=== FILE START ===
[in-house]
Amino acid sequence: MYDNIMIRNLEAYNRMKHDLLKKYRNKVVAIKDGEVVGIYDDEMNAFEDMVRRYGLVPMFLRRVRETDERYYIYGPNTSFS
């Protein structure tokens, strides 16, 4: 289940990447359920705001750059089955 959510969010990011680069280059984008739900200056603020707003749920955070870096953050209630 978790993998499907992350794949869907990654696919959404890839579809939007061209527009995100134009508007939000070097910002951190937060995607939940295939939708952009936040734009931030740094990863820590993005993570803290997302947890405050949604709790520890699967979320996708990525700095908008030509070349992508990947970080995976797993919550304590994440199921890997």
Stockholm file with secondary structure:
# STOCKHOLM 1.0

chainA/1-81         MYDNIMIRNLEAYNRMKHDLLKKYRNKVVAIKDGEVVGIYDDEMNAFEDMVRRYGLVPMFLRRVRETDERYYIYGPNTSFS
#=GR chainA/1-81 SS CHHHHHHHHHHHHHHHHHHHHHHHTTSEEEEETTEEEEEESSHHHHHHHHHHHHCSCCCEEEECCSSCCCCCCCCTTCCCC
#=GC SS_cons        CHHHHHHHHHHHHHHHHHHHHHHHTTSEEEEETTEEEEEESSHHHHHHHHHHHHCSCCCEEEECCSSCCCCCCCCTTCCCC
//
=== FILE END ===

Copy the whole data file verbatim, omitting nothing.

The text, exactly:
[in-house]
Amino acid sequence: MYDNIMIRNLEAYNRMKHDLLKKYRNKVVAIKDGEVVGIYDDEMNAFEDMVRRYGLVPMFLRRVRETDERYYIYGPNTSFS
């Protein structure tokens, strides 16, 4: 289940990447359920705001750059089955 959510969010990011680069280059984008739900200056603020707003749920955070870096953050209630 978790993998499907992350794949869907990654696919959404890839579809939007061209527009995100134009508007939000070097910002951190937060995607939940295939939708952009936040734009931030740094990863820590993005993570803290997302947890405050949604709790520890699967979320996708990525700095908008030509070349992508990947970080995976797993919550304590994440199921890997």
Stockholm file with secondary structure:
# STOCKHOLM 1.0

chainA/1-81         MYDNIMIRNLEAYNRMKHDLLKKYRNKVVAIKDGEVVGIYDDEMNAFEDMVRRYGLVPMFLRRVRETDERYYIYGPNTSFS
#=GR chainA/1-81 SS CHHHHHHHHHHHHHHHHHHHHHHHTTSEEEEETTEEEEEESSHHHHHHHHHHHHCSCCCEEEECCSSCCCCCCCCTTCCCC
#=GC SS_cons        CHHHHHHHHHHHHHHHHHHHHHHHTTSEEEEETTEEEEEESSHHHHHHHHHHHHCSCCCEEEECCSSCCCCCCCCTTCCCC
//